Read An Excerpt
DINING WITH JOY
Contemporary Romance, Inspirational
Driving the Sea Island Parkway with her windows down, the nose of her Dodge Ram cutting through the swaths of shadow and light cast through the limbs of shading live oaks, Joy surfed her hand through the textured, saline lowcountry breeze.
Yesterday she’d been at peace, finally home from three months on the road, guesting on radio and morning talk shows, hosting food fairs, judging cooking competitions, riding in convertibles as a parade marshal, waving at the crowds standing on the curb, acting the part. Always acting the part.
Joy Ballard, host of Dining with Joy.
But when she returned home to Beaufort from the spring promotional tour, she ached to sink back into being plain ol’ Joy Ballard: lowcountry girl, softball player, aunt, daughter, friend.
This morning she’d planned to sleep until the noon sun spilled through her window with a golden heat.
Then she’d tug on a pair of baggy shorts and a tank top, wrap her hair in a ponytail, mosey outside with a lawn chair, and sit under the ancient live oak with her feet pressed into thick blades of green grass, wiggling her toes down to the red South Carolina dirt.
After a few hours in the shade, Joy would move to the backyard dock, catch rays from the afternoon sun while dangling her legs over the side, breaking Factory Creek’s velvet surface with her red-stained toes.
What she hadn’t considered was a predawn call from her executive producer, Duncan Tate.
“I’m driving down from Atlanta. I’ll see you around four.”
“Duncan, it’s my first Monday home.”
“We need to talk.”
“If this is about Omaha—”
“See you at the studio.”
“ No, McDonald’s.”
“I need a Big Mac.” And that’s how she found herself driving the parkway toward the Boundary Street McDonald’s. Served old Duncan right. Disturb her vacation with business. She’d disturb his diet with McDonald’s.
Her cell chimed from where she’d propped it in the cup holder, displaying Mama’s smiling face—tanned and lined—on the phone’s rectangle screen.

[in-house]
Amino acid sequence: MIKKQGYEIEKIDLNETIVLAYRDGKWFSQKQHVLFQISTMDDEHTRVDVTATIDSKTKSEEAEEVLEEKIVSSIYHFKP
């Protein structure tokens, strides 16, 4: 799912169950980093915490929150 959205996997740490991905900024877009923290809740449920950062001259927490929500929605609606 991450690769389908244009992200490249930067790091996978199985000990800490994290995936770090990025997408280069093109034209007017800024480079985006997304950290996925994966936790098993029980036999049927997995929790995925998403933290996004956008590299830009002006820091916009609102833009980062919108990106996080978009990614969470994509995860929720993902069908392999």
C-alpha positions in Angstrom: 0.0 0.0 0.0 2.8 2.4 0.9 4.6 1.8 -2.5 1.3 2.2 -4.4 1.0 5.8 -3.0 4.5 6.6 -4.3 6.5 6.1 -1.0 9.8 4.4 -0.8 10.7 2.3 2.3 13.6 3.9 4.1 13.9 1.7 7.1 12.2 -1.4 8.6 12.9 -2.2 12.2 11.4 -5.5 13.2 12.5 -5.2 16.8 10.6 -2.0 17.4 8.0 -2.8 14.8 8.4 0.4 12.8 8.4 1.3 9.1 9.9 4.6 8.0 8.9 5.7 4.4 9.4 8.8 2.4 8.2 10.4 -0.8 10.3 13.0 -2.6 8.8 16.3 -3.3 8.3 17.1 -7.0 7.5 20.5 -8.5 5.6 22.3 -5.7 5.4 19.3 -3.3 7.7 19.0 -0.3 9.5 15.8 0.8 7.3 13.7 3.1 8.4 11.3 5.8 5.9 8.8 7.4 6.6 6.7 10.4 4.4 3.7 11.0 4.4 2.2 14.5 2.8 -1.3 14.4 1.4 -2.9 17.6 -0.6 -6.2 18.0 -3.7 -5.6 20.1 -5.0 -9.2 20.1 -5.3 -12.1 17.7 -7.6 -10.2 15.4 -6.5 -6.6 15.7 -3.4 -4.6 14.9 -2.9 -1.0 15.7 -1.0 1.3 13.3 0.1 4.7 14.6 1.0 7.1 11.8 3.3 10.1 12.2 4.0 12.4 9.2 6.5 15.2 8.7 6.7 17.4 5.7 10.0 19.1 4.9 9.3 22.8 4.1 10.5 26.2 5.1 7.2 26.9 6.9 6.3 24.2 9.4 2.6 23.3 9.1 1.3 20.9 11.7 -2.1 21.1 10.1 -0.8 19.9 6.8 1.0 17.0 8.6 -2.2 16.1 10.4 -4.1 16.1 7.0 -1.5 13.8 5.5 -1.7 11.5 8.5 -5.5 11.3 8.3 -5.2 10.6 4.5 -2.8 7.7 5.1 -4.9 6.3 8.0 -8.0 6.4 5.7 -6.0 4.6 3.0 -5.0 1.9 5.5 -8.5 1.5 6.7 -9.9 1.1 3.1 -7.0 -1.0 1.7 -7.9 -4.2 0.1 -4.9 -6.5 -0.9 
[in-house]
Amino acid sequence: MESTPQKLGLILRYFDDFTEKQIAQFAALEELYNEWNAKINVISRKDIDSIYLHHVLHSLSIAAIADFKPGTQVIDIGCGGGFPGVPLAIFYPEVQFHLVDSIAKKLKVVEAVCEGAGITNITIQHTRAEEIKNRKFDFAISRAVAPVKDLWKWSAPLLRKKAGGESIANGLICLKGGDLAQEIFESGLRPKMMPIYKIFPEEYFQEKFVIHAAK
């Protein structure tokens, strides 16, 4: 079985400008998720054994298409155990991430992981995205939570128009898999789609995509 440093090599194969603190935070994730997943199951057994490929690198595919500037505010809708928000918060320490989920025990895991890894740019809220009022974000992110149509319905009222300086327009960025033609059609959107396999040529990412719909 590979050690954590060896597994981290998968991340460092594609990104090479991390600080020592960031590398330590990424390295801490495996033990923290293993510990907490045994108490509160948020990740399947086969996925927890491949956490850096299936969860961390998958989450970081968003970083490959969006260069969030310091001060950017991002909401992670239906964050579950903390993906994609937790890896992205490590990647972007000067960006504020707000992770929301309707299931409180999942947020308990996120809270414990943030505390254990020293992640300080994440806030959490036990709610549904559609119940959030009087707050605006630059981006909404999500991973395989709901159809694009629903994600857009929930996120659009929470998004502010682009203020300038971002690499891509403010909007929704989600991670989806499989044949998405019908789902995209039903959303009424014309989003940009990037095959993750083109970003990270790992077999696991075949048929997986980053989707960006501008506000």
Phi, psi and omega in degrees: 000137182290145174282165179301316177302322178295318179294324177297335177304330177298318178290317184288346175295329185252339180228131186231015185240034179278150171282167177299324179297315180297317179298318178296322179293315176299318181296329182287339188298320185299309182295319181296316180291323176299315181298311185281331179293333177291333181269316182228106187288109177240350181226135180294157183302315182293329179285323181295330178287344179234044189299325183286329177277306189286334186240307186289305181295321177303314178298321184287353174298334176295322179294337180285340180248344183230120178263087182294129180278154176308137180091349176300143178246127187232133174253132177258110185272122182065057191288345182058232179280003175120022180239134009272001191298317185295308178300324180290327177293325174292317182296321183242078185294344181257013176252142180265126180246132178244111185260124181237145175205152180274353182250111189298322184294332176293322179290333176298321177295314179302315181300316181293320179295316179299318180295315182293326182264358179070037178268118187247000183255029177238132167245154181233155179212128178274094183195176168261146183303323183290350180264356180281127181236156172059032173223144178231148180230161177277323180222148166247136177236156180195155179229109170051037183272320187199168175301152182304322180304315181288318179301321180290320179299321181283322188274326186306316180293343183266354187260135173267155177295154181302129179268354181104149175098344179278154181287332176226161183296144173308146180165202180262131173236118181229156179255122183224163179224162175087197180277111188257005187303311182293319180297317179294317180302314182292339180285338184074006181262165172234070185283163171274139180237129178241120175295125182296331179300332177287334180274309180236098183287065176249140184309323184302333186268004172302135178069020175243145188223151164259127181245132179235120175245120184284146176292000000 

“Joy, I know you won’t forget the girls’ softball game this afternoon.”
“Duncan called, said we needed to talk. I’m on my way to meet him. I’ll try to get there.”
“Doesn’t he know it’s your vacation?”
“I think this is about Omaha.” Over the drawbridge, Joy peered right toward the Atlantic, catching a glint of sun off the mast of a drifting schooner.
“Serves him right. He should’ve watched your back.”
“Maybe he didn’t know.”
“As your producer, it’s his job to know. It’s his show, Joy. You’d think the man would know the fine details.”
“All right, thank you, Mama. I’ll see you at the game.” Mama wasn’t a big fan of Duncan Tate since he finagled the show away from Joy’s father.
“Four o’clock. They only play five innings, so don’t think you got gobs of time.”
“I know how many innings they play, Mama.”
“Bring Duncan, let him see you have a life outside his show.”
“Mama, his show affords us some of the nicer things. In case you forgot, my income made up the difference last year when Ballard Paint & Body ran into trouble.” Joy braked for the traffic light, switching to red just as she exited the bridge. Her irritation over Duncan’s surprise visit eased up as she gripped the steering wheel of her own truck, inhaled the scent off the Beaufort River, and gazed over the familiar landmarks of home.
“Yes, and I’m grateful, but it don’t give him no right to own your time off.”
“I’ll tell Duncan to talk fast. See you in a bit.” Joy ended the call, set her phone back in the cup holder, and tapped the gas when the light turned green. Mama. The woman had definite ideas. Like the notion Duncan stole Dining with Charles from Daddy. But during Joy’s brief stint as an associate producer on the show, watching Daddy from the studio shadows, she suspected Daddy didn’t care much for the business and production side of television. The man merely wanted to share his cooking creations with America, or his segment of it. How and when, why and where didn’t matter much to him.
Then he died. Joy resituated in her seat, hands tight around the wheel, taking the bend of Carteret to Boundary, the aroma of sun-baked pine and steaming palmetto leaves saturating the air blowing through the cab. And Dining with Charles became Dining with Joy.
A sliver of light glanced off the edge of the Bible verse Joy had clipped to the truck’s dashboard. Old Miss Jeanne had passed the verse to her one Sunday after Daddy’s funeral, the week she d agreed to take over the show.
“God’s got your back,” Miss Jeanne had said, handing her the slip of paper, her lively blue eyes sparkling from their high perch above her round, crinkled cheeks.
Three years later the square ends were bent and cracked from years of sitting under the windshield, the words on the old, lined notebook paper dim and sun-faded.
“My food is to do the will of Him who sent Me.” John 4:34